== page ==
Thursday, April 16, 2009
Last General Killed in the Civil War - West Point, Georgia
Brigadier General Robert C. Tyler is often overlooked in writings about Civil War generals, but the Tennessee born Confederate commander holds a unique place in the history of the war. He was the last general of either side killed in action in the Civil War.
Born in 1833, Tyler lived in Tennessee, Maryland and even California before the war. In 1856 he took part in one of filibusterer William Walker's expeditions to Nicaragua. By 1861 he was back in Tennessee, where he volunteered as a private in Company D, 15th Tennessee Infantry. His military abilities were apparent and Tyler quickly advanced through the ranks.
A devoted supporter of General Braxton Bragg, Tyler achieved a staff position with the army and went on to command the combined 15th and 37th Tennessee Infantries. At the Battle of Chickamauga, "with the yells of demons" he led his men in a wild charge that ovewhelmed a Union battery. Falling wounded in the second day of fighting at Chickamauga, he was praised by other officers for his bravery, with one lieutenant colonel noting that "never did I see greater courage and daring."
Tyler recovered and commanded a brigade in Bragg's siege of Chattanooga. He was severely wounded at Missionary Ridge. Surgeons amputated his leg after the battle and while most such wounded soldiers would have gone home to recuperate, Tyler had no home. Instead he wound up at West Point, Georgia, where there was a Confederate hospital and where his friend, Captain Celestine Gonzalez of the 1st Florida Infantry commanded the small post.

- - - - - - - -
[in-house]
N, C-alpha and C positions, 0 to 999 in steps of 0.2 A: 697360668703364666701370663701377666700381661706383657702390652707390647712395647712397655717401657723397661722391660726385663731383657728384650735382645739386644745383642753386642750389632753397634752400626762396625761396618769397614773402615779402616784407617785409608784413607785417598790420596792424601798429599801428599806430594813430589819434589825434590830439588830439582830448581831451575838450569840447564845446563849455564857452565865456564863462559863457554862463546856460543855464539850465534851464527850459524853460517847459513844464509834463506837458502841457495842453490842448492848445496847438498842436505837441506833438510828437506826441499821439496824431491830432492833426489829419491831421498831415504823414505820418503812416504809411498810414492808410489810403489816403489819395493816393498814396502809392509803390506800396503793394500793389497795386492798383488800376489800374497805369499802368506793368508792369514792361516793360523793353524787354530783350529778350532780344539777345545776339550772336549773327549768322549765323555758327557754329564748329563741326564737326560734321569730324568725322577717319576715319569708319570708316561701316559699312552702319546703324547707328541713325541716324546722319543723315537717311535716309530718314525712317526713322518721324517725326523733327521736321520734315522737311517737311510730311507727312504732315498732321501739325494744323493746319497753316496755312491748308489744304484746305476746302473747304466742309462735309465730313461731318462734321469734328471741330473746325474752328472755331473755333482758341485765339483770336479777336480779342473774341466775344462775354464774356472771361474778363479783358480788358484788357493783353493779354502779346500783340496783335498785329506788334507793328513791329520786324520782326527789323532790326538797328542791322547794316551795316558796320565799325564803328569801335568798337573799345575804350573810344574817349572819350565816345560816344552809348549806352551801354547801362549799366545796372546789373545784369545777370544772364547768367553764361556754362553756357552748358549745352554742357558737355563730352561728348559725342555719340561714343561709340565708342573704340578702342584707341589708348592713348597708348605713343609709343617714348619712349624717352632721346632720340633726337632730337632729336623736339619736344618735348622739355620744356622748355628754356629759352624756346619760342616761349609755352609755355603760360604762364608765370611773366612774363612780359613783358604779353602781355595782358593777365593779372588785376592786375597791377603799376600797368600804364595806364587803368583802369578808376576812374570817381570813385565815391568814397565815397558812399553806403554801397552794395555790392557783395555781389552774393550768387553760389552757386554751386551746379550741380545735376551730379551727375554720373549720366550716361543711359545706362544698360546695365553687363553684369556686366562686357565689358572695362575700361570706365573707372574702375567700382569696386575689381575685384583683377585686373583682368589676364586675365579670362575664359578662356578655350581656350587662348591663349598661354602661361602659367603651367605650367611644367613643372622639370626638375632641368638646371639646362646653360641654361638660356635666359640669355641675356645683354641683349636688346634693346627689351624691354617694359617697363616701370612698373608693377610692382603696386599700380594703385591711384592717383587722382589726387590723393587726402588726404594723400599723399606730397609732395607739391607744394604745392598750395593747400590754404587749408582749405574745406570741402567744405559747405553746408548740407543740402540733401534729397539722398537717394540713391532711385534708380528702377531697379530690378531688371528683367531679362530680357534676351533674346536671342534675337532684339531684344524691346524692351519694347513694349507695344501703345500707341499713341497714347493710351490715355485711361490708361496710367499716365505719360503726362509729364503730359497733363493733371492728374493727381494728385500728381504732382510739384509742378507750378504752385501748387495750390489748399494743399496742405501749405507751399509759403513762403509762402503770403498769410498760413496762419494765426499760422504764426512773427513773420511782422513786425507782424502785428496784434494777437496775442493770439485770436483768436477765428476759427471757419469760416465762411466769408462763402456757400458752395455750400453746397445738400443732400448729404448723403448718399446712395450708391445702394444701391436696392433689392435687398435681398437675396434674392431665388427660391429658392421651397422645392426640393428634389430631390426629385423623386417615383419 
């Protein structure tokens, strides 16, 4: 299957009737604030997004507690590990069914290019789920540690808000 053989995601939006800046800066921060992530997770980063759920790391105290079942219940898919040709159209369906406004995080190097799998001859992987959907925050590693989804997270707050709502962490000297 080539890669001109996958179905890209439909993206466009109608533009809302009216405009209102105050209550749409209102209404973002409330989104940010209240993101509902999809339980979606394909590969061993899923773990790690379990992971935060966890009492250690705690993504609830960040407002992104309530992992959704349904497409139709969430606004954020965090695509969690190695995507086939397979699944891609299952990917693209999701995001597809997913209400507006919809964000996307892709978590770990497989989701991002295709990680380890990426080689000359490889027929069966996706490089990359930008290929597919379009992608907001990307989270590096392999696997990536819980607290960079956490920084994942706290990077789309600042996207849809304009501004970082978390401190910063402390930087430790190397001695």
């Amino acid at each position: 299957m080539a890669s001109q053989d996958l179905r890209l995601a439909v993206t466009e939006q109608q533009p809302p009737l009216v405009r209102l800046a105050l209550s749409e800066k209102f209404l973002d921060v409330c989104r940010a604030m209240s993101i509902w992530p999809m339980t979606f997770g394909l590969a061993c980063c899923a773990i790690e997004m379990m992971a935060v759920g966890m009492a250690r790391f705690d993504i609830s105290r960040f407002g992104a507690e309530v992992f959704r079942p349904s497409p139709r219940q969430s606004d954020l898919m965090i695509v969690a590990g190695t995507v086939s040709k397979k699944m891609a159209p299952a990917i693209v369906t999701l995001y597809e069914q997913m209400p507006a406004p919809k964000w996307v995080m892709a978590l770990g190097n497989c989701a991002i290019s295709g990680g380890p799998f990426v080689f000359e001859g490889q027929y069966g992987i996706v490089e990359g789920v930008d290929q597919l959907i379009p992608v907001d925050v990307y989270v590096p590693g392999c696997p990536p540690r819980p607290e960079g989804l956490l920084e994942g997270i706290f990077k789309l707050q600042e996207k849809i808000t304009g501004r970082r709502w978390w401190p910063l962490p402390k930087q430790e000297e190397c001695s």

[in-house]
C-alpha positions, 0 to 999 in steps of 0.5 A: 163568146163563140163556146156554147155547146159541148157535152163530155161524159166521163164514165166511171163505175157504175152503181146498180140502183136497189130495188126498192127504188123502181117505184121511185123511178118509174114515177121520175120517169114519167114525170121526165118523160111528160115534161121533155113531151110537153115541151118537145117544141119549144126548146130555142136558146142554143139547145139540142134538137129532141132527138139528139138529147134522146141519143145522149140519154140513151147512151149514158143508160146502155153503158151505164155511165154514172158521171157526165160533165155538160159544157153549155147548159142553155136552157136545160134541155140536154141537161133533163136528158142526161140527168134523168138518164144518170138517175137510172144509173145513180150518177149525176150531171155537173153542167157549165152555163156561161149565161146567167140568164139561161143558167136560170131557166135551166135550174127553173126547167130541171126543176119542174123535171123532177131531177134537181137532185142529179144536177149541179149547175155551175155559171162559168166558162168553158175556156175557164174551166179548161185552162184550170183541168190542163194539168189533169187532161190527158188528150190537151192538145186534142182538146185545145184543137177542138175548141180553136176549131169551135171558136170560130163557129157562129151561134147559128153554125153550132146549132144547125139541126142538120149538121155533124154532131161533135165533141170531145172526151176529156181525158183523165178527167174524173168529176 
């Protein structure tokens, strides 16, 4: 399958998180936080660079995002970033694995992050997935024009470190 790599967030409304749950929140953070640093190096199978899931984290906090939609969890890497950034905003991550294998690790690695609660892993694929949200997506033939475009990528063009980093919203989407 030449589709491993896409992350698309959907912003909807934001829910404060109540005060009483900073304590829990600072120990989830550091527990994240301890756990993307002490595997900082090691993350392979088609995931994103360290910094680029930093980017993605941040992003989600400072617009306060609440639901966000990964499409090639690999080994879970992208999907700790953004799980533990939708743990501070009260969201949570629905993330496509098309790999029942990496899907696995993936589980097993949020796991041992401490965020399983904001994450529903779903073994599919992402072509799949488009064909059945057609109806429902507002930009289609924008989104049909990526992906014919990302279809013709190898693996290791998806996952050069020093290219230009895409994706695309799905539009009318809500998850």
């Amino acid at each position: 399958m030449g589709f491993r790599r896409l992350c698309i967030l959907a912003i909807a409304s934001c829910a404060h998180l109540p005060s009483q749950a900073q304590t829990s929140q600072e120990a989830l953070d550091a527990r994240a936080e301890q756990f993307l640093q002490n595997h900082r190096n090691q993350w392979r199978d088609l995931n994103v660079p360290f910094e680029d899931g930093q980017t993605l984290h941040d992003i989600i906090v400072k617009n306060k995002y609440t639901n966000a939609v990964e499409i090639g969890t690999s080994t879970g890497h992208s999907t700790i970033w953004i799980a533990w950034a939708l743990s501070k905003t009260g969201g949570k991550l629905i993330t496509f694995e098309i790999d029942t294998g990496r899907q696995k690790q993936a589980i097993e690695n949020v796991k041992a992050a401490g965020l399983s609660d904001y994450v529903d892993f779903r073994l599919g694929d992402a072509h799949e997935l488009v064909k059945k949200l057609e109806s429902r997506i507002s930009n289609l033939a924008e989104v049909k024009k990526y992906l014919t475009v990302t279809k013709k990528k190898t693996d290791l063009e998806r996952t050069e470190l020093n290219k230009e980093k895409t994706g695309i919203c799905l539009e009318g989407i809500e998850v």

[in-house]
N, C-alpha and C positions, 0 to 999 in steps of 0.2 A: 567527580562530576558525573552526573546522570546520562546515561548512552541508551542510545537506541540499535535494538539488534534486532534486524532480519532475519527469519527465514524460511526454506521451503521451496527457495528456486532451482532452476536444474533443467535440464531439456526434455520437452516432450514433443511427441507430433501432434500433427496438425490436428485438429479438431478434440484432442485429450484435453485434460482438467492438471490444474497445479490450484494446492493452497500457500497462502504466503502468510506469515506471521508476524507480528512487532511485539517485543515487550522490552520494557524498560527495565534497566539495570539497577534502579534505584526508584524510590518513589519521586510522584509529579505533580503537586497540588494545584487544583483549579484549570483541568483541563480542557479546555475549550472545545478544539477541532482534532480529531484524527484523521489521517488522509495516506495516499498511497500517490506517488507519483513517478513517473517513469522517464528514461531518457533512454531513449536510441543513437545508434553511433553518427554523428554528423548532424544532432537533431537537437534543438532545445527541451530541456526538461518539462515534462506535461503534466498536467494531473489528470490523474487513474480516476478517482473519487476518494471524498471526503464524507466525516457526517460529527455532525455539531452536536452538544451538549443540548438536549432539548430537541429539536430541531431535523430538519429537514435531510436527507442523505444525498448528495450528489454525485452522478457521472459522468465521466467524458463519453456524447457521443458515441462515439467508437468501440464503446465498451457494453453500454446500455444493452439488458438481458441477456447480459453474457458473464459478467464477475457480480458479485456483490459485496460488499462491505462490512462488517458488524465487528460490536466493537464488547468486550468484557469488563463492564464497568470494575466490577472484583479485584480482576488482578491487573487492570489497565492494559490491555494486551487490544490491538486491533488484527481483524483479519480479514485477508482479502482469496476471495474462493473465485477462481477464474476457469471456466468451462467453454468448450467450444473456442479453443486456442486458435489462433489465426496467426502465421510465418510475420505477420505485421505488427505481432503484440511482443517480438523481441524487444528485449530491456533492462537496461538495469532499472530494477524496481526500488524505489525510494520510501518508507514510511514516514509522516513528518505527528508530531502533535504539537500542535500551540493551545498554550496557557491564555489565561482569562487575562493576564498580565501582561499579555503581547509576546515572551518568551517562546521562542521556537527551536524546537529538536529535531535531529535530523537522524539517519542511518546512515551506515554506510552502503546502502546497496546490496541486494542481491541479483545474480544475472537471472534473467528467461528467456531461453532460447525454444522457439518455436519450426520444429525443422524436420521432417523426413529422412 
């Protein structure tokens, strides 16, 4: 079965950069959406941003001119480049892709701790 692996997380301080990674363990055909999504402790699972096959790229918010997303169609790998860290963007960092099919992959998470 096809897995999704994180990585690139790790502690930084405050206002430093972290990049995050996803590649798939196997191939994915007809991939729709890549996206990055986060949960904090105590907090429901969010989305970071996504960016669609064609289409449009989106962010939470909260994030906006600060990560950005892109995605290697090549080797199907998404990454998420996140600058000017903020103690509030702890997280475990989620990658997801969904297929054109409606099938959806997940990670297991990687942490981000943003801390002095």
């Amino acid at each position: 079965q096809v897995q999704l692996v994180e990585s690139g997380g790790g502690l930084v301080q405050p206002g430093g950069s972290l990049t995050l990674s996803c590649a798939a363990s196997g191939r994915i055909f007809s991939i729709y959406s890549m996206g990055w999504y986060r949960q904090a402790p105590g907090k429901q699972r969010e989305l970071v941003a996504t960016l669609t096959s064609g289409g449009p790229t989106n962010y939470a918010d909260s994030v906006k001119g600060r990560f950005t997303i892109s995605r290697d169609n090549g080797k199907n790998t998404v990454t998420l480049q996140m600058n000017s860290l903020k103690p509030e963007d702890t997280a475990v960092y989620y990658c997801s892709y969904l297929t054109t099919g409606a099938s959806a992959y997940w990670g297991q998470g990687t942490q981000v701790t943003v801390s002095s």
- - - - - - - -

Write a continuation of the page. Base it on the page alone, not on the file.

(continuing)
When the Union column of Colonel Oscar H. LaGrange arrived in West Point on April 16, 1865, General Tyler took up positions in Fort Tyler overlooking the town. Despite an overwhelming superiority in numbers, it took the Federals almost an entire day to reduce the fort. When they finally did, Tyler lay dead beneath its flagstaff. According to local legend, he swore to the citizens of the town that he would either defend them or die in the effort. He kept his word.
The last general on either side killed during the Civil War, General Tyler was laid to rest in the Fort Tyler Cemetery, located opposite the Chattahoochee River from the fort. He is buried in a common grave with his friend, Captain Gonzalez, who also fell in the defense of Fort Tyler.
To learn more, please visit www.exploresouthernhistory.com/forttyler2.